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Saturday, June 17, 2017
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Astarium is the solo-outfit of Nikolay ‘SiN’ Sikeritsky, who also runs NitroAtmosfericum Records. I wrote several reviews in the past for Concreteweb about Astarium (as well as for NitroAtmosfericum Records), and as you can see (enter the band’s name in ‘search’ or go to ‘reviews sorted by artist’), I deeply like the refreshing approach of this act. In more than ten years of existence in meantime, SiN wrote and recorded many hands full of releases, including several splits and many full-length studio albums. Drum-Ghoul is the sixth (or seventh?) full album, written and recorded in Autumn 2015 at the SH Studio. The result consists of four lengthy compositions (total running time: 46:48), which get released on CD (jewel case with eight-page booklet) in an edition of 500 copies. Releasing / distributing duties are done by Symbol Of Domination Productions (a division of Russia’s Satanath Records) and More Hate Productions (not the first time that both labels join forces).

Oh yes, just for your information, but the textual side has been inspired by the fiction novel The Slitherer From The Slime. It’s a happy love story (hehe) by Lin V. Carter and Dave Foley, who do also operate under the nickname is H.P. Lowcraft – does it ring a bell? They also wrote about the Cthulhu mythology, so you might have a clue of the lyrical influence, I might hope… In that short story, Drumgool is the name of the castle where this horror story takes place, and that’s where this album’s title is taken from…The cover artwork by Alex Zubovsky clearly represents that theme.

Hill Of Scape-Gallows opens with a howling wind and ominous thunder, and a great interplay of haunting, repetitive guitar leads, ghastly keyboards, pounding bass lines and some more elements left and right. This is a concept that interacts and continues, surprisingly entertaining despite the heavy obscurity behind it. Slowly but convinced, this opening track evolves, and after about four minutes, everything gets somewhat grimmer. Melodious patterns, gloomy synths and those characteristic vocals of SiN create a full, overwhelming pallet of morbid, mystic, mysterious and magic elegance. The symphonic Black Metal is not that overwhelmingly intense, yet still quite orchestral and bombastic, yet with a mesmerizing and haunting atmosphere rather than a cosmic or astral one. The focus lies on the hypnotic guitar leads especially, but it is like a total experience, which includes the floating keyboards lines, grim voices and the whole supportive rhythm section too. Sixteen opening minutes that show a unique creativity; Hill Of Scape-Gallows immediately sets the tone for a weird trip through scarifying dimensions…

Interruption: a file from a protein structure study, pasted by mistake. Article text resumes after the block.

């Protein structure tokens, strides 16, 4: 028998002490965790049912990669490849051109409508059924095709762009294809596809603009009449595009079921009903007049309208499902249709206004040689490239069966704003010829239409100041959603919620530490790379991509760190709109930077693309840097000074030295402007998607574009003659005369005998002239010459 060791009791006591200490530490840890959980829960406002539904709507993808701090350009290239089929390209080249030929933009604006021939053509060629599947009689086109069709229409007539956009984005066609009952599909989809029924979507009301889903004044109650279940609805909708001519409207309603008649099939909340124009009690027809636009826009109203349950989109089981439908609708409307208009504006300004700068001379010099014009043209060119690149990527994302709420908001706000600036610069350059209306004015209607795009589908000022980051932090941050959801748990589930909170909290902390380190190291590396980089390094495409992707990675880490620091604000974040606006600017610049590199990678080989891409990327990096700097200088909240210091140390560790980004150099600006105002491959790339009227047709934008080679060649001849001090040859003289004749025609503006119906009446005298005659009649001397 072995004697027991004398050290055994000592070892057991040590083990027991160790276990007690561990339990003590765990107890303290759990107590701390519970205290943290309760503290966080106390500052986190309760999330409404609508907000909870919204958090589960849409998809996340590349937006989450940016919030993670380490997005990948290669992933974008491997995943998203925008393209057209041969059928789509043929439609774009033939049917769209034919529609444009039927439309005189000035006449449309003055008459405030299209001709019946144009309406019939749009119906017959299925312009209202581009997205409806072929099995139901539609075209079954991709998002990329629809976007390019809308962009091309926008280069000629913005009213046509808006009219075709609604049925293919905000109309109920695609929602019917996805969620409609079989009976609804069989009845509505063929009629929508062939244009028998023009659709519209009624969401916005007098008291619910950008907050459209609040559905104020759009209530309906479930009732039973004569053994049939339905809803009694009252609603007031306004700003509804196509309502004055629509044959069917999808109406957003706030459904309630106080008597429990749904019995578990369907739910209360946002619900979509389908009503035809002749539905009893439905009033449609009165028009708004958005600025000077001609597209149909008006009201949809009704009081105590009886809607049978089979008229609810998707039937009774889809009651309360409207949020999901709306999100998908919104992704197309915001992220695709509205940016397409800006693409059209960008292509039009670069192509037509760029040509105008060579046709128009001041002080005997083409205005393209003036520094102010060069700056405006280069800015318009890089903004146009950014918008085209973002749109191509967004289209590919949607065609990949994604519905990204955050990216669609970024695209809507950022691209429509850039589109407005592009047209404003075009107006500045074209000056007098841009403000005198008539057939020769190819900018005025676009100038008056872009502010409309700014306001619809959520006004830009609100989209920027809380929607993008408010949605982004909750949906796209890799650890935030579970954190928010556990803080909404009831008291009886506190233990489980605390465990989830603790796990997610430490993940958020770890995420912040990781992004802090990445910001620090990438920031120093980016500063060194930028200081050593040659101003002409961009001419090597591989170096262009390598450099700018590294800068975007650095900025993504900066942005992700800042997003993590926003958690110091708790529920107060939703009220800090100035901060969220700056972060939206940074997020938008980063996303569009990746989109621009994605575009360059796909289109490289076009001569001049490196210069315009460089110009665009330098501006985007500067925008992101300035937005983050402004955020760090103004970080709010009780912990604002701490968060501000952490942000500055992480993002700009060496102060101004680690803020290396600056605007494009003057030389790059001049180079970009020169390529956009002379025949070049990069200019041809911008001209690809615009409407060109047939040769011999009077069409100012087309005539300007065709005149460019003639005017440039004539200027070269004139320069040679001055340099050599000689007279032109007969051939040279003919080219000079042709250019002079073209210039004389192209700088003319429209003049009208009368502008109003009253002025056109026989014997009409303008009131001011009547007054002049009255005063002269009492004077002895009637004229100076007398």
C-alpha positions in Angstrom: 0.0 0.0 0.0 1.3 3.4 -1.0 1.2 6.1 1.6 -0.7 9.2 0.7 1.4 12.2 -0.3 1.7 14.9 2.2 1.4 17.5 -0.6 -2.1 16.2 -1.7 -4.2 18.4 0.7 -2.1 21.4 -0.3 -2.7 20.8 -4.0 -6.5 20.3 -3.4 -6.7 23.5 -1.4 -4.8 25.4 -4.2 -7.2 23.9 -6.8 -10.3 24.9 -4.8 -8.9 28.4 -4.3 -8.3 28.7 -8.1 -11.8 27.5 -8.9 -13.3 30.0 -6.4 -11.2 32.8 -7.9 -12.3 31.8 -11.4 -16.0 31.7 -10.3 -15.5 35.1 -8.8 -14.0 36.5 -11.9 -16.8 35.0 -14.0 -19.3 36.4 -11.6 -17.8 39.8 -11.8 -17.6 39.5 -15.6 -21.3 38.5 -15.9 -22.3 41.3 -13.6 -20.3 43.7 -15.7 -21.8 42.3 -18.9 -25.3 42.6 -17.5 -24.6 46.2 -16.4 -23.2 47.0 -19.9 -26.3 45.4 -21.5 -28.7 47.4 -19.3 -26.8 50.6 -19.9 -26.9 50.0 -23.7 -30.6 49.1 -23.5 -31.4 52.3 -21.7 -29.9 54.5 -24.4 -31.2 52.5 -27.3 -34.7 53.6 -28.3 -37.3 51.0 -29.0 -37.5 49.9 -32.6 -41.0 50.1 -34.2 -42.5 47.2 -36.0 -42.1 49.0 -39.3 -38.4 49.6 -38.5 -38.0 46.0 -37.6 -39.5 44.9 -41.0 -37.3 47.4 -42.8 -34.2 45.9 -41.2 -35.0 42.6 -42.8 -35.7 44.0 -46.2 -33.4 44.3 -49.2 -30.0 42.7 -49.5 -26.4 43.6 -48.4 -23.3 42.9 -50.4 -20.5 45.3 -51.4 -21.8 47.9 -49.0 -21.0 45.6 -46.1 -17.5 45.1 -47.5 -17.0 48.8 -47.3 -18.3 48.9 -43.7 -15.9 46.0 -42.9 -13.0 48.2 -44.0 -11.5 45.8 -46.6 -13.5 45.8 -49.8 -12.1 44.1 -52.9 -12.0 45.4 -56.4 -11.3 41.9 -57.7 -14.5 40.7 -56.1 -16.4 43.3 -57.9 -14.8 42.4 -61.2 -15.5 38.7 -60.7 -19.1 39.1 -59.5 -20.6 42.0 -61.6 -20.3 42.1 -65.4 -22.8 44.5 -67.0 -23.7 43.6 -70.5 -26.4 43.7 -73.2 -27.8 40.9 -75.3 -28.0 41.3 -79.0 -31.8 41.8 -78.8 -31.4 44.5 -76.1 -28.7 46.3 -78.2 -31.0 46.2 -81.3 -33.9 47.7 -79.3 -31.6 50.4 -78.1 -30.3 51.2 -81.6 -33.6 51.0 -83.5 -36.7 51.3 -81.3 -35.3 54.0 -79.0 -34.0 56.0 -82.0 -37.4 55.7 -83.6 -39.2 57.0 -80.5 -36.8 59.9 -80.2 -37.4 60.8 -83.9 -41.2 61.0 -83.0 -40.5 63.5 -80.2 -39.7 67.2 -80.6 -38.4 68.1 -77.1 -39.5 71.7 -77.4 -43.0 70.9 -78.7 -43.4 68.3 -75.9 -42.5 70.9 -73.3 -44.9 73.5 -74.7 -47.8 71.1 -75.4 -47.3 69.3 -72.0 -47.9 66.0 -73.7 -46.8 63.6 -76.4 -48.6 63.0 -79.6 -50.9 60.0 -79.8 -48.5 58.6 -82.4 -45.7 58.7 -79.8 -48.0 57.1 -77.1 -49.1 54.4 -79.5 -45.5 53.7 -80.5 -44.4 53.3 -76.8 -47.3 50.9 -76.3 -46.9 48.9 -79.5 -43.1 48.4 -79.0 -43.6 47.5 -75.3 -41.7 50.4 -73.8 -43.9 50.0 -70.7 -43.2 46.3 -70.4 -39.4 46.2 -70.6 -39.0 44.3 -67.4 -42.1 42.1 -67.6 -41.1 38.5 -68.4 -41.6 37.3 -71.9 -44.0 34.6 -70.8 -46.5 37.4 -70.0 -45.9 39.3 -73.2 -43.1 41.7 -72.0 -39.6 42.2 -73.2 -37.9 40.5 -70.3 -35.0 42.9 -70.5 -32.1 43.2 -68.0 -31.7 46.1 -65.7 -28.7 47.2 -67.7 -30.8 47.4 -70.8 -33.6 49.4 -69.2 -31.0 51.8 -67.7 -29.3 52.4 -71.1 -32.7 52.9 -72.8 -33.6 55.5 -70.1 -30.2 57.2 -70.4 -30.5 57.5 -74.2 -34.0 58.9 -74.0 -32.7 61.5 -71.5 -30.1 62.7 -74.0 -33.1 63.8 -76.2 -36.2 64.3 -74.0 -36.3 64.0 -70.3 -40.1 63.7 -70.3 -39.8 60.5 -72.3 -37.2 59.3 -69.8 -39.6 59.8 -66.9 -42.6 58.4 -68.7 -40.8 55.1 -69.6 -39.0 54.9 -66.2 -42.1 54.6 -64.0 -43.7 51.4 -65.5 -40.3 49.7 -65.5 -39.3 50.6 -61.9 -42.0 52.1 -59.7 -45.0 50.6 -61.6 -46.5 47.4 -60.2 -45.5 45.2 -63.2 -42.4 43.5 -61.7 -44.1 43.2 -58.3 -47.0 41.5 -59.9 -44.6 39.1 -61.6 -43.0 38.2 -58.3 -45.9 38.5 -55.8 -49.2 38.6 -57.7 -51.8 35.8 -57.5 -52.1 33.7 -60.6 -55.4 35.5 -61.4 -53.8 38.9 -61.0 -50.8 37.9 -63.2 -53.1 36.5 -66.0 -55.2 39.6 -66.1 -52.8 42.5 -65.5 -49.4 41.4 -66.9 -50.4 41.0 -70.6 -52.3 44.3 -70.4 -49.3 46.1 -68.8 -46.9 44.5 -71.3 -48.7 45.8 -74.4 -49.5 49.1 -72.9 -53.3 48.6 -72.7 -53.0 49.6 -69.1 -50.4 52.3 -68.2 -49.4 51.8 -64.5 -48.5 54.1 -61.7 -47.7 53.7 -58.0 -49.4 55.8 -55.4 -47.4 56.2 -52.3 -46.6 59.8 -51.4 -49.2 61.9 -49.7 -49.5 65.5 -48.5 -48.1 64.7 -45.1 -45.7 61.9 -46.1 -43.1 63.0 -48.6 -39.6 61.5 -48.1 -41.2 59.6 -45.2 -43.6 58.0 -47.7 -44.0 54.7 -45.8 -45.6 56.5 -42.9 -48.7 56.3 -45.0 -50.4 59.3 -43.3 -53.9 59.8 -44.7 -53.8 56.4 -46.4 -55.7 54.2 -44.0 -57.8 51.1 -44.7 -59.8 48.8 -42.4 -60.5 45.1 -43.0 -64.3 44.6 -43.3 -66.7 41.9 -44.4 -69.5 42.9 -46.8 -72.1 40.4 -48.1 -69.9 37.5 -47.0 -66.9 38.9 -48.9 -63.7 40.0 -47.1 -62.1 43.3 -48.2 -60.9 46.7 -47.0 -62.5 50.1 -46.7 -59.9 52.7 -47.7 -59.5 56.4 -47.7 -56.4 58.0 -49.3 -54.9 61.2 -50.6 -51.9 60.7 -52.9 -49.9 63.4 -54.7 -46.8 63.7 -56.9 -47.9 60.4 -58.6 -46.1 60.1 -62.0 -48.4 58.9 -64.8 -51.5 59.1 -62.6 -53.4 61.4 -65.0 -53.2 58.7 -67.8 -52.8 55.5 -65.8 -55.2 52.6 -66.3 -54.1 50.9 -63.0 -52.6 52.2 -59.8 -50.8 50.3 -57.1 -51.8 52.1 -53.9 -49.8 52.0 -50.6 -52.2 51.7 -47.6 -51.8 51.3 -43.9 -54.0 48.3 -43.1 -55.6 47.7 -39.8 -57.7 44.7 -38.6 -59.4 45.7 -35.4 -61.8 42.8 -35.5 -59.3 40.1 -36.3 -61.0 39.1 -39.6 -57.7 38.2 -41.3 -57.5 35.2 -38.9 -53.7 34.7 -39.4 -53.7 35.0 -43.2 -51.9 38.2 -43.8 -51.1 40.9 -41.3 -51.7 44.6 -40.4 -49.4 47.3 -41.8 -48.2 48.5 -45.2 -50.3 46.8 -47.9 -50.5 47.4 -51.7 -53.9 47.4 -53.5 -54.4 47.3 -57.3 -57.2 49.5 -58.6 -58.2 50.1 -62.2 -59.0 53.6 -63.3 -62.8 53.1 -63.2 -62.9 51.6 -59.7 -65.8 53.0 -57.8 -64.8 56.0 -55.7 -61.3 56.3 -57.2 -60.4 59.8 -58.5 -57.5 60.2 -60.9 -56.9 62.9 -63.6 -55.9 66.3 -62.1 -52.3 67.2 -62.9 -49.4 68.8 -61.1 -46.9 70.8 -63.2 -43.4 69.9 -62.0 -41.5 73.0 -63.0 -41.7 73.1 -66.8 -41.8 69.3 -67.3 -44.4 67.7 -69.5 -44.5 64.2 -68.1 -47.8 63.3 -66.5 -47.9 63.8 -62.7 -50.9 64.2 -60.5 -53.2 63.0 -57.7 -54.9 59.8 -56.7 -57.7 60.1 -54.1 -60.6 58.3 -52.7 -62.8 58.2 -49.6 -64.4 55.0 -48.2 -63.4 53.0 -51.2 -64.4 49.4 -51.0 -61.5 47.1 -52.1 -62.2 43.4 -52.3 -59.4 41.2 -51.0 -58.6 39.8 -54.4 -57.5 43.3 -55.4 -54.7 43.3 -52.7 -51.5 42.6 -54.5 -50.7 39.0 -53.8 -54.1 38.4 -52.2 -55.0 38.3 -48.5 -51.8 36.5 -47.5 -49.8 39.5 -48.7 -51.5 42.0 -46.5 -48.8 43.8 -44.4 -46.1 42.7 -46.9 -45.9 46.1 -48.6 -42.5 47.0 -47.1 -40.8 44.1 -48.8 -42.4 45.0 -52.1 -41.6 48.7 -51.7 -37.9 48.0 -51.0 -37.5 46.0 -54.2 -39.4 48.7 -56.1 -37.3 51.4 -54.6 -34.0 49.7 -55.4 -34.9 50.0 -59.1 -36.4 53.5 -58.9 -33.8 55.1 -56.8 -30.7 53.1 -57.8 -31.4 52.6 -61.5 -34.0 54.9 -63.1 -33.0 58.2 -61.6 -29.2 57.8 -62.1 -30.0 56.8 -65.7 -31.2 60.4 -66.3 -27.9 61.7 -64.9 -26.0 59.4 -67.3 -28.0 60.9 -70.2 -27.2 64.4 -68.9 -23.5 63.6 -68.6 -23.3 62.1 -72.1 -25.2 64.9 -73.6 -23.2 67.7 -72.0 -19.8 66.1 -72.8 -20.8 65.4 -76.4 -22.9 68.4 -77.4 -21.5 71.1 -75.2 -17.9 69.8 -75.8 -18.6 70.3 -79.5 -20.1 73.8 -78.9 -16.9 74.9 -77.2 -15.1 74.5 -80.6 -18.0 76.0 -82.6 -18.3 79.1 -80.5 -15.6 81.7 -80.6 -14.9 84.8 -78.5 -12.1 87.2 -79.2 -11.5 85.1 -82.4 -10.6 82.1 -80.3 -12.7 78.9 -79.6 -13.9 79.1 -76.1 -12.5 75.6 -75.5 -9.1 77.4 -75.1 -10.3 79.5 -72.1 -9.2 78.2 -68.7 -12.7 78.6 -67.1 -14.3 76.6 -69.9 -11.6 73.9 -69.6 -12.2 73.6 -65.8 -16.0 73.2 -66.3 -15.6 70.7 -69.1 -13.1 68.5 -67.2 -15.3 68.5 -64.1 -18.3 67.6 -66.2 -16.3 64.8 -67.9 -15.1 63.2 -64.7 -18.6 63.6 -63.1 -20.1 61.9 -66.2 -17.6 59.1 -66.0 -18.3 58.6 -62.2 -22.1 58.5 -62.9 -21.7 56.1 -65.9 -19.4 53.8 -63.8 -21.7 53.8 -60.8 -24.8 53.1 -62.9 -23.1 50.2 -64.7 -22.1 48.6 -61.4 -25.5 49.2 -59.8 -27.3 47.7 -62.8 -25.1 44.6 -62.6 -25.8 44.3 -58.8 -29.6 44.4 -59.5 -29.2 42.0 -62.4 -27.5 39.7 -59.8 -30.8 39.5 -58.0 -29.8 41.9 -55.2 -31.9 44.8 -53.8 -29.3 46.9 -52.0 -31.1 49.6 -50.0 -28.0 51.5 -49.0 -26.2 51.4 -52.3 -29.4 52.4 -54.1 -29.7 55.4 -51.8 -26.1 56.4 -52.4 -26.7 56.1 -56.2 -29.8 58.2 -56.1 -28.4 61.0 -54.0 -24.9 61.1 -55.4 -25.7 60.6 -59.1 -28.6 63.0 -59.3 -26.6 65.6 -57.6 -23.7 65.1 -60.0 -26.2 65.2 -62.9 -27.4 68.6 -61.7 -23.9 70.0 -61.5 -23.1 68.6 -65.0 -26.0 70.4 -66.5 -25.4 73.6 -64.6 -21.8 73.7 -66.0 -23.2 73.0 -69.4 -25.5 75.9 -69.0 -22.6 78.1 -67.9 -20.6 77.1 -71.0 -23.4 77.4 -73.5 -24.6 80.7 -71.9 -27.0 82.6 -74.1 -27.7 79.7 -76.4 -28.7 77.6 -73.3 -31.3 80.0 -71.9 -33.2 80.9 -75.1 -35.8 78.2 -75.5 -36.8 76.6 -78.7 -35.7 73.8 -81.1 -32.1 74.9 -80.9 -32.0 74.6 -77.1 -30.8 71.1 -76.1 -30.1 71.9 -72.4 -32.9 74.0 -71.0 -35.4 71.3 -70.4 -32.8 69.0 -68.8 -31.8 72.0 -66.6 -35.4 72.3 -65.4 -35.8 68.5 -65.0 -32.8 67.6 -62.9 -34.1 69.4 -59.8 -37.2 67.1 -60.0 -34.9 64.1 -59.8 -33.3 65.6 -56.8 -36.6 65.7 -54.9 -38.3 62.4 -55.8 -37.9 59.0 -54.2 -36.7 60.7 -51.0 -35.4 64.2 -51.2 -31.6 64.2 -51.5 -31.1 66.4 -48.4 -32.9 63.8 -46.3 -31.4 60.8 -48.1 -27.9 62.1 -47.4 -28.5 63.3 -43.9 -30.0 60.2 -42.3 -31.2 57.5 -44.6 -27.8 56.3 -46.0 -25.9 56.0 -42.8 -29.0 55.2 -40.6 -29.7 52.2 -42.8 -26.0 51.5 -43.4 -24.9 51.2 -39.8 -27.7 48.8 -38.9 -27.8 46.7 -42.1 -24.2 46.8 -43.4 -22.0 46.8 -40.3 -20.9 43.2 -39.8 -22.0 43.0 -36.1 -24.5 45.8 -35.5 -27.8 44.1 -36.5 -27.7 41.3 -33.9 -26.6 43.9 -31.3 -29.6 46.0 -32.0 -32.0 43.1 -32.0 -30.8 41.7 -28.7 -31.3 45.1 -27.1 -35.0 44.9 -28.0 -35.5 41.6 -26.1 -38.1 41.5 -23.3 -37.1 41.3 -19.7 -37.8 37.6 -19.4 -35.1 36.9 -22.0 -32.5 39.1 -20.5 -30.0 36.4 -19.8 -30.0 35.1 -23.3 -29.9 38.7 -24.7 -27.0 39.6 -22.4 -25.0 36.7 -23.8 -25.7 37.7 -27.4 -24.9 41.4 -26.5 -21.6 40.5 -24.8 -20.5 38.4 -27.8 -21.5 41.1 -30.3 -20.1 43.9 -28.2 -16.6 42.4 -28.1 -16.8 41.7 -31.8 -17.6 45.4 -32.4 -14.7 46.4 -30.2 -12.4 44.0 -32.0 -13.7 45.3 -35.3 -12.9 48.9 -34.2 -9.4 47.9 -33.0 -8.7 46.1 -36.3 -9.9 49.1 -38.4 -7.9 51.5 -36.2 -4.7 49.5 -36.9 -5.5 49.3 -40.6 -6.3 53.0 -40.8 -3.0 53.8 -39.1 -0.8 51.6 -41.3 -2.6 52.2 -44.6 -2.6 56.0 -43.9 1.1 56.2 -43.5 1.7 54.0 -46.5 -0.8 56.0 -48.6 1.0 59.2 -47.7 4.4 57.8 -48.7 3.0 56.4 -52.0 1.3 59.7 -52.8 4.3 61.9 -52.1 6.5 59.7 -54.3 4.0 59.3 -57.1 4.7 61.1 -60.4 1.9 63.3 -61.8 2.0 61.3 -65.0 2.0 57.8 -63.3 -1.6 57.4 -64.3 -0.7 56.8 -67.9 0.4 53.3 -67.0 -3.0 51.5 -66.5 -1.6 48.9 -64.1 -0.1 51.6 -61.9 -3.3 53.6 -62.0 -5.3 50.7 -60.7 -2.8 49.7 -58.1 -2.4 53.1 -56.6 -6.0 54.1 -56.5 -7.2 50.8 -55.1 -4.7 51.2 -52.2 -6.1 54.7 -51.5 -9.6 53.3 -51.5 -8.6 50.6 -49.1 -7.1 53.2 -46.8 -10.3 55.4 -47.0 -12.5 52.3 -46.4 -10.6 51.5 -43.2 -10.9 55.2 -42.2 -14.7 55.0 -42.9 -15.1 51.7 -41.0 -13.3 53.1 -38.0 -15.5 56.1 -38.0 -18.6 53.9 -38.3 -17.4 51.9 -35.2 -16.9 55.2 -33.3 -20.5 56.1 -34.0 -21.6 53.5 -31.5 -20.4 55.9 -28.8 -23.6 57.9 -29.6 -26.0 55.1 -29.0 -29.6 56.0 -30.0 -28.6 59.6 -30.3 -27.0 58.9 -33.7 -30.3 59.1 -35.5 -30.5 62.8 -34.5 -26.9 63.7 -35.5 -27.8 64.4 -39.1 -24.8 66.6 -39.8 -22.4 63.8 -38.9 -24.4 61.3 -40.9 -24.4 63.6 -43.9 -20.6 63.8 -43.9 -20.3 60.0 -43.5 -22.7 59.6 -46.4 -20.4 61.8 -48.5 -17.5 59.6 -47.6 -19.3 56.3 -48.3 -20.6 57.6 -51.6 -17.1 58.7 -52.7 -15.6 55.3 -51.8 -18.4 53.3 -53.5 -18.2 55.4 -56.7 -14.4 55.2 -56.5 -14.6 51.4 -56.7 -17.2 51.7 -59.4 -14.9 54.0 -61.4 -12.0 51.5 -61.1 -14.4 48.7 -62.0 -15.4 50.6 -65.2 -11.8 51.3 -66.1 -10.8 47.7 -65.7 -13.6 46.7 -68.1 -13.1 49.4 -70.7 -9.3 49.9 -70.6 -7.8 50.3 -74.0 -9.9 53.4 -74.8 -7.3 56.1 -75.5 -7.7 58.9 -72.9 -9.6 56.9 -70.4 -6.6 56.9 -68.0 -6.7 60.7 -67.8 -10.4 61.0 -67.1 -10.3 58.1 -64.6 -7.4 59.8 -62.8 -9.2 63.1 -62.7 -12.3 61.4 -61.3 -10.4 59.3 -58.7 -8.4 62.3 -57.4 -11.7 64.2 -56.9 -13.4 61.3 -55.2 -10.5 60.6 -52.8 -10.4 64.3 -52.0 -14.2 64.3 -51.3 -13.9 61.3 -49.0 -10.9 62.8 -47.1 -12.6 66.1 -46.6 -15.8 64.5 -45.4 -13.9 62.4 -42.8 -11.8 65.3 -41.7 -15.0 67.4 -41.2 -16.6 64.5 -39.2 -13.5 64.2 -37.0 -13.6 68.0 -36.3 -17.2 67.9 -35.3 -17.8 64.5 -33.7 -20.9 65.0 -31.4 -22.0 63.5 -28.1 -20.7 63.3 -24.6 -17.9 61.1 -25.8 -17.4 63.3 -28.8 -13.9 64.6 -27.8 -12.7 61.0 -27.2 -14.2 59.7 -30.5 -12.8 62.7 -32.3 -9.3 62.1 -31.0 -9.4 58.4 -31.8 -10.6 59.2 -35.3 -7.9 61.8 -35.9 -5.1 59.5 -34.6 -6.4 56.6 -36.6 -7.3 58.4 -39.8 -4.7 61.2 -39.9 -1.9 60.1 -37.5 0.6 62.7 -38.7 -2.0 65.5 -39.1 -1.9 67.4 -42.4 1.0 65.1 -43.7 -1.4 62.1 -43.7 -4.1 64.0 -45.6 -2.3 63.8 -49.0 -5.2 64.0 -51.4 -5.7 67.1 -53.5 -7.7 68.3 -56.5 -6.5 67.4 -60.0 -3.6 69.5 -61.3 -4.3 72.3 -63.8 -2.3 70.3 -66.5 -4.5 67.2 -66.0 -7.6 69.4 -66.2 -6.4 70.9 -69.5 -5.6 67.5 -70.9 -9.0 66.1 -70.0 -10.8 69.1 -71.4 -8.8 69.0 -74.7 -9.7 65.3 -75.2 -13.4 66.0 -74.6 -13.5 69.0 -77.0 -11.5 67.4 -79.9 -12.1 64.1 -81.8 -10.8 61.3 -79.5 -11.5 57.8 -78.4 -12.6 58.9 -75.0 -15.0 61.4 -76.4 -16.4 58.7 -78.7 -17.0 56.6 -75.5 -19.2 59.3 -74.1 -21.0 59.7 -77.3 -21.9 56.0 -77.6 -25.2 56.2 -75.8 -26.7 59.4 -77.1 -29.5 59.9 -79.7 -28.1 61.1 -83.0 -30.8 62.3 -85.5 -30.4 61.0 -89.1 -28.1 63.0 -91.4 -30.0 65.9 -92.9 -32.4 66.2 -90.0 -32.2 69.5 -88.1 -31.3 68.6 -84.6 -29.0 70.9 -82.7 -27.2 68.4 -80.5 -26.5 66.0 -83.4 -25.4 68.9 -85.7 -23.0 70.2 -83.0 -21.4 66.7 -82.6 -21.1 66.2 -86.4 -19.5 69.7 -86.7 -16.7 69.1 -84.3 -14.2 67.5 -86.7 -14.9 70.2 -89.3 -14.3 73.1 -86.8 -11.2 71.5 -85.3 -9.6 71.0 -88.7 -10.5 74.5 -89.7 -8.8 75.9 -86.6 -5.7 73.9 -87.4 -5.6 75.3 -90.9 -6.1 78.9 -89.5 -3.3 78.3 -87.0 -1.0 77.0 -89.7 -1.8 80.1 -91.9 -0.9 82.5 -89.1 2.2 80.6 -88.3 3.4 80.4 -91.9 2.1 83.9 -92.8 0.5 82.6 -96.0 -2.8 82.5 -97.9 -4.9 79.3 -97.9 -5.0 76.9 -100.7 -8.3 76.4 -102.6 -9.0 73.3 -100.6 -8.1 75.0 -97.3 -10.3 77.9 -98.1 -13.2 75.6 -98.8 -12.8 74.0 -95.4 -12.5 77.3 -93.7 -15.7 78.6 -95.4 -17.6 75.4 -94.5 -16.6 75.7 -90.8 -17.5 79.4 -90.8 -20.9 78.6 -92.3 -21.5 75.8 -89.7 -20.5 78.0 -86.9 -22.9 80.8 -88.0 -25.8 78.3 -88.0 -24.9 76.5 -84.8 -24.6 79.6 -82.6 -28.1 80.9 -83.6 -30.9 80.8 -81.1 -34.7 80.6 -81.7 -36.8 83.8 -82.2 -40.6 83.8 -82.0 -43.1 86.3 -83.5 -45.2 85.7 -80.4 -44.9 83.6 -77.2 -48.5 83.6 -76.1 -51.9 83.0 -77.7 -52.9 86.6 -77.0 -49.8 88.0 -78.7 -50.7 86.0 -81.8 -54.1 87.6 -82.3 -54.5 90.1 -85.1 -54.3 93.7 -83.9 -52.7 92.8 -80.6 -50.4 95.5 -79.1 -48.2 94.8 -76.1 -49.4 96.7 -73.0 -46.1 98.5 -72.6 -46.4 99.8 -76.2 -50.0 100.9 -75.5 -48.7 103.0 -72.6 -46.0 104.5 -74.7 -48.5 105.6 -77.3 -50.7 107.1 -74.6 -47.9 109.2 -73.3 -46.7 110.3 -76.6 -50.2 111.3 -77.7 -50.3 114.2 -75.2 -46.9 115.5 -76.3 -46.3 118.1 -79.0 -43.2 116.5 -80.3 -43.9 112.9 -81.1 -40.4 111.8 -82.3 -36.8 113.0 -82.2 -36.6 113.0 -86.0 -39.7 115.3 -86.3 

The voice of SiN is, as mentioned before, quite special, little hoarse and soar, throaty and gurgling - not especially that scream-like which gets compared with Black Metal in general. I can imagine that some listeners might dislike it, but they are wrong, for it truly fits to the occult character of this project’s concept. It’s rather story-telling than performing separated fragments of a history, whether it deals with the rattling speeches or the rusty throaty screams.

Dead Asylum goes on in a comparable vein, but is remarkably faster and much more energetic. It reminds me a lot of the oldest spells by Norway’s Gehenna. Here too, tremolo riffing and majestic synths take the lead, but once again the total experience is much more than the sum of all individual elements. Fine within this song is the almost folkloric intermezzo, with sounds of storm included once again, introducing a second half that is at least as suffocating and oppressing as the first half of this composition.

Hospitality Of Demon is the most mainstream piece on Drum-Ghoul, but that’s not meant negative. It’s based on catchy structures, especially keyboard driven, with sounds from water drops (might seem nothing but an additional detail, yet it’s truly important to catch the whole concept). The second half is much faster, more intense and fierce, once again very varying in structure and speed.

Pernicious Elixir, finally, is injected with samples and sounds too. The presence of those has never been so prominent before, I guess. Anyway, this epic is truly slow, enormously bewitching and purely dreamlike in atmosphere. The repetitive lead guitar riffs come with a hypnotising ambience, and some of the keyboard pieces are just ultra-terrestrial. Pernicious Elixir is the most diversified and adventurous piece out of four, reaching anthemic proportions. It’s almost like a symphony of obscurity and transcendence, expletive and asphyxiating in a perverted, subtle manner…